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Chris Fabry
Married to Andrea since 1982. We have 9 children together and none apart. Our dog's name is Tebow.
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Where We Are Now

After finding and remediating mold twice in our Colorado home, we abandoned ship in October 2008. Because of the high levels of exposure, our entire family was affected. After months of seeing different specialists for all of the problems, we came to Arizona to begin comprehensive treatment to rid our bodies of the toxic buildup. In August 2009 we moved into a larger home, four bedrooms, south of Tucson, north of Mexico. I am doing my daily radio program/ writing from that location. Thanks for praying for us. We really feel it.

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Wednesday, February 16, 2011
I did something yesterday I never thought I'd do. I took a set of 5 contracts to the bank to have notarized. A young man, probably in his mid-20s, invited me to sit down and sign where all the sticky labels said, "Sign here."

"Is this a real estate deal?" the young man asked.

"No, it's an option contract for a book I wrote." Whatever that means. I have no idea. They tell me it means some day in the future a movie might be made of my book, June Bug. It's taken more than a year just to get the contract signed. I can't imagine how long it would take to write the script and hire actors. And then you have to order coffee and cater the movie set. I could be old and washed up by then. But signing the contract was exciting. I never dreamed anyone would be interested in making a movie out of something I wrote.

Wait. That's not true. I've dreamed it about everything I've ever written. I dream they'll make a movie out of my grocery lists. I just never thought the opportunity would come. And here I was, in my shorts and Ohio State hat, in my hour of triumph.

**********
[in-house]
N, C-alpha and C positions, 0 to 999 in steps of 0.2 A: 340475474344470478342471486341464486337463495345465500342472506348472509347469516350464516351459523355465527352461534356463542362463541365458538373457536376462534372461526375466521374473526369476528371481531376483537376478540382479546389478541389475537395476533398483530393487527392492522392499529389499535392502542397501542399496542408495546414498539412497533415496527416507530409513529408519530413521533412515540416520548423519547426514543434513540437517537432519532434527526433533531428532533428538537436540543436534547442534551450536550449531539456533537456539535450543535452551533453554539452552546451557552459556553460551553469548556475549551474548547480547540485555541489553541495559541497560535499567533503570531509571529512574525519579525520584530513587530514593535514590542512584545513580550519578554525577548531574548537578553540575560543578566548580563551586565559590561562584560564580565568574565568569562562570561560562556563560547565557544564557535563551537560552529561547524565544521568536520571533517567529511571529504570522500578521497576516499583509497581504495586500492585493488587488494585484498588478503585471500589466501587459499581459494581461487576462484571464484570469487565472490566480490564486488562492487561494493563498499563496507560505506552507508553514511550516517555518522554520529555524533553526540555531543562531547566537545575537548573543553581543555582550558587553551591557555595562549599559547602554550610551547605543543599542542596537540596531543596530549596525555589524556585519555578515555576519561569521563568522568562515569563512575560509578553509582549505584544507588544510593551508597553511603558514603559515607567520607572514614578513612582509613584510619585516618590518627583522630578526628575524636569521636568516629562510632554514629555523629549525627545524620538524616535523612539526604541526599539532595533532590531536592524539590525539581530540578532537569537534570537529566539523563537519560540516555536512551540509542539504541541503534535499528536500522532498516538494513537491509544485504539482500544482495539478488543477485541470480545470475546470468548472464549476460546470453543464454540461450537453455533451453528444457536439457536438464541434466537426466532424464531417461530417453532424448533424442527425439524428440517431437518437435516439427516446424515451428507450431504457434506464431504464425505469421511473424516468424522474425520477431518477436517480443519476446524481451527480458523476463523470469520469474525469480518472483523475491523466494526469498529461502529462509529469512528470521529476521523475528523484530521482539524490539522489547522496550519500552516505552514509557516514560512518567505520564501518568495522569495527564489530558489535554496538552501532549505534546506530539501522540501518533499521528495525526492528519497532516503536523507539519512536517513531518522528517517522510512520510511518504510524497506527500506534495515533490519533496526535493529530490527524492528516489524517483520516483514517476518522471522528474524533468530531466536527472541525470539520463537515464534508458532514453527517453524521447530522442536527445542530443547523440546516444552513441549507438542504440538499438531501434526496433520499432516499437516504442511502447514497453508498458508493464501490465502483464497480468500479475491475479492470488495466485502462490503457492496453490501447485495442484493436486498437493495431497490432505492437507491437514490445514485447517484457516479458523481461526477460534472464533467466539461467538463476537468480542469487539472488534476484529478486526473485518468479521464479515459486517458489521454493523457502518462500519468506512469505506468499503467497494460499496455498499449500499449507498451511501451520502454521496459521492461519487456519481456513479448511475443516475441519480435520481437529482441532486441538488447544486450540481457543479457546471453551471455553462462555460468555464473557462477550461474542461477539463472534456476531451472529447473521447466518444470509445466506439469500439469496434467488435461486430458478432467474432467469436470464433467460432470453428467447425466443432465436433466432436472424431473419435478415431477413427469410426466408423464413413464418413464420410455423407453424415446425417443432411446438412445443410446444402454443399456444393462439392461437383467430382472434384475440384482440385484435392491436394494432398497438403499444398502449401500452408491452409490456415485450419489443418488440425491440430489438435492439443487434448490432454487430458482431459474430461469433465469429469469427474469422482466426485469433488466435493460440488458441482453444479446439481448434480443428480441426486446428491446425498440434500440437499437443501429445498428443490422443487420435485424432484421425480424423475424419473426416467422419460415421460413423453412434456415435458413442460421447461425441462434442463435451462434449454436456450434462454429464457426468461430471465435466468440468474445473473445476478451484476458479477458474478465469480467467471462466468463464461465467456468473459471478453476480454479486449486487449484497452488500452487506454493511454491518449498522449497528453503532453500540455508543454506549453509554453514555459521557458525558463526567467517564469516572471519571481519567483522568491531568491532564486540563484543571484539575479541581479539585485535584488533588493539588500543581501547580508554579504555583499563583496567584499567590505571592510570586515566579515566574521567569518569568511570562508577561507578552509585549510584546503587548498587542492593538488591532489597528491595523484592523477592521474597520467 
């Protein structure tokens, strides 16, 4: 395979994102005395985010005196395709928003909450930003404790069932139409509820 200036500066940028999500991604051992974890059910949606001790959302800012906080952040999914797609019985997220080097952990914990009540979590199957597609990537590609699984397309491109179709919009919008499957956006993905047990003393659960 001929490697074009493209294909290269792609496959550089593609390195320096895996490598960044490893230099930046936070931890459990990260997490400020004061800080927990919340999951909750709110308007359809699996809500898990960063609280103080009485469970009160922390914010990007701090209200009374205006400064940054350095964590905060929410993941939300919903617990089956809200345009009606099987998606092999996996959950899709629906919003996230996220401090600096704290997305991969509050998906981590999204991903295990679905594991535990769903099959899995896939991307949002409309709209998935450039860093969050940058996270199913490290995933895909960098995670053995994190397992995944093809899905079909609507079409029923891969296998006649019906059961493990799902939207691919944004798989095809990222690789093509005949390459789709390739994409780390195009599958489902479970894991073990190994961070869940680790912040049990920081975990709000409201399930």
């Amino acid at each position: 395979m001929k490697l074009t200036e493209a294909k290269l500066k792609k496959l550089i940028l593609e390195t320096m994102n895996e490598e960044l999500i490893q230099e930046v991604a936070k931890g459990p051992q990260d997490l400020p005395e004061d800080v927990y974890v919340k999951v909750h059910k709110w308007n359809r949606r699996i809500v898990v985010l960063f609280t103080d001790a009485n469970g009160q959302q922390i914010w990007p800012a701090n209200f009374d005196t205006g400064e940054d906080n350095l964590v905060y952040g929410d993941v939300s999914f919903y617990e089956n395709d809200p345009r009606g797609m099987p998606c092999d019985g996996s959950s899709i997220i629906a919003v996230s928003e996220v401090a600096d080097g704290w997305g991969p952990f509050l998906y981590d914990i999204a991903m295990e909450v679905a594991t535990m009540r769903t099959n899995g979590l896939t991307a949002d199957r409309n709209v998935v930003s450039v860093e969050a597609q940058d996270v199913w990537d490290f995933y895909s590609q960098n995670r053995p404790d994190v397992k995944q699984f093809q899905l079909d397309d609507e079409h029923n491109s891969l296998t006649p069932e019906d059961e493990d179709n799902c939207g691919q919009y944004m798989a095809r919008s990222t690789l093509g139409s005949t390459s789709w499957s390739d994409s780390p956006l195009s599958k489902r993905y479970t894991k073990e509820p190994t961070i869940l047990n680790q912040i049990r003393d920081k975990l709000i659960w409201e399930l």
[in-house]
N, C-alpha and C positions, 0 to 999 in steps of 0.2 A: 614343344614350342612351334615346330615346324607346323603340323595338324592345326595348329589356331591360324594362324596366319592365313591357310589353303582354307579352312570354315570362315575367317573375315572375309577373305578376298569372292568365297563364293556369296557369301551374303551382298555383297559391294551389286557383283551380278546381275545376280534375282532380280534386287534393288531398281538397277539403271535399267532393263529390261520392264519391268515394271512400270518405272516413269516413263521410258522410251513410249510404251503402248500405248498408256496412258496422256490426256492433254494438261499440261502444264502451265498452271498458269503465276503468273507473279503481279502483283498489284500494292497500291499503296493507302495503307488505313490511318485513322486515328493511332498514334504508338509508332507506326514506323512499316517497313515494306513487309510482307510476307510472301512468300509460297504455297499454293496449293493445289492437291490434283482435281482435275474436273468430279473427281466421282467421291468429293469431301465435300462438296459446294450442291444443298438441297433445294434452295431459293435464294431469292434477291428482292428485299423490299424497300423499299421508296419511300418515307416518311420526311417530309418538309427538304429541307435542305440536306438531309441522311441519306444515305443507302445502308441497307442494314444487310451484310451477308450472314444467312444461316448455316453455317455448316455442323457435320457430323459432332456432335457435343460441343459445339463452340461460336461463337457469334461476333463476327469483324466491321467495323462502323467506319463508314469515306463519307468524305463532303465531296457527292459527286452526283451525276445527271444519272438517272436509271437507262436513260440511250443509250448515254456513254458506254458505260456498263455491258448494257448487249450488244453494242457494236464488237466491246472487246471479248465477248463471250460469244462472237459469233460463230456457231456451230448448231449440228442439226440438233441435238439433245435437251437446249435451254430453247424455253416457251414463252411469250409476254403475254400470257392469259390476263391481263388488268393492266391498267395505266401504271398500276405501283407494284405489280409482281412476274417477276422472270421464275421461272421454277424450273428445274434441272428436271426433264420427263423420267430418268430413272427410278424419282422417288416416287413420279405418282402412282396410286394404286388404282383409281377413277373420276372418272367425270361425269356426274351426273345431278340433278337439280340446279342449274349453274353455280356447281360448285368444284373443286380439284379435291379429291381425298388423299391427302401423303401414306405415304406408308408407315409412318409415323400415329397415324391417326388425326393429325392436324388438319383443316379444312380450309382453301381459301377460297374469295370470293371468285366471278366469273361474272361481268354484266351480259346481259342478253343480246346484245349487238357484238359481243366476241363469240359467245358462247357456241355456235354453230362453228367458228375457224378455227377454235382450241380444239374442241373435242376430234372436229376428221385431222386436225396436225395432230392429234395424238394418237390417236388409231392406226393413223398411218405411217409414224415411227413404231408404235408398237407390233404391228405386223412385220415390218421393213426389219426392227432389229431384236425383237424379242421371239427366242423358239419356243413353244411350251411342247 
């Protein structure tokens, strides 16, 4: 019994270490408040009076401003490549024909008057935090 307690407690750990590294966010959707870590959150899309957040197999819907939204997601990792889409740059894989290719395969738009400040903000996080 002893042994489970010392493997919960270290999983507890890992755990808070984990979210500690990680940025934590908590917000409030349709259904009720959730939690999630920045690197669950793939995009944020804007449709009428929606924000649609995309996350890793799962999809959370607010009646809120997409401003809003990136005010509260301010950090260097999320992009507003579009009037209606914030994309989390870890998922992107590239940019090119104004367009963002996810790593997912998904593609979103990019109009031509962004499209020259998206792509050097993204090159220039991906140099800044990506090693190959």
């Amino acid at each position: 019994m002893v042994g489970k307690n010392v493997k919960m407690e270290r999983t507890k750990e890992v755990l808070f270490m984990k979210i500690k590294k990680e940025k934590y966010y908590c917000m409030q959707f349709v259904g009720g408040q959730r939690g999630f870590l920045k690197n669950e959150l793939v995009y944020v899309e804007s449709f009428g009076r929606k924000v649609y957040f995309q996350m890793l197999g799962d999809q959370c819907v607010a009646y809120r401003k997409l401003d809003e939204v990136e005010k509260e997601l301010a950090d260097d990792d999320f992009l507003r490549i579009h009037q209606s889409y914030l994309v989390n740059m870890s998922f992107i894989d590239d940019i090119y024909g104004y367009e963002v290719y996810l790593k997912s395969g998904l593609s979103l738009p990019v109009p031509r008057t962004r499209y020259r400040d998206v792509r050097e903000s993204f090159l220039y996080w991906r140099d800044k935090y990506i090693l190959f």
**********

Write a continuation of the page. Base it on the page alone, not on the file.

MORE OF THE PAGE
"Cool," the teenager with the notary stamp said. "Are you retired?"

I stared at him, too dumbfounded to answer. When I gathered my wits I said, "No, I work every day. I write every day." Retired? I had my two youngest with me. Did he think they were my grandkids? Retired? I should have whacked him with my cane. Whippersnapper.

My father's birthday is today. He's 91. He's retired. He uses a walker now. He was 41 when I was born. You can do the math.

I signed the pages and explained the book's plot. He was so interested he forgot to stamp one of the contracts. So I handed it back to him and then put a gold star on it when he finished. And gave him a red sucker from the counter. He was excited.

Retired? I'm not even 50. (For those who can't do the math.)

My wife, later, suggested that because we live near a military installation there are people who are retired at younger ages, which makes sense, but I didn't have the heart to ask her if she thought I looked like a retired military man. General Patton didn't have all this sagging skin and underdeveloped muscles.

Maybe I need a haircut. That's what it is. When it gets longer, it looks more gray. It ages me. If I could only find my bifocals to read the phone number of the local Supercuts.


Maybe the next time I get my dentures resized or have that prostate exam I can ask them to give me a trim.


You've heard of laughing all the way to the bank. This was the opposite. I was limping away, weeping. Gnashing the teeth I have left. Just to show him I drove straight to FedEx but couldn't remember why I was there. Lucky I had my grandsons with me.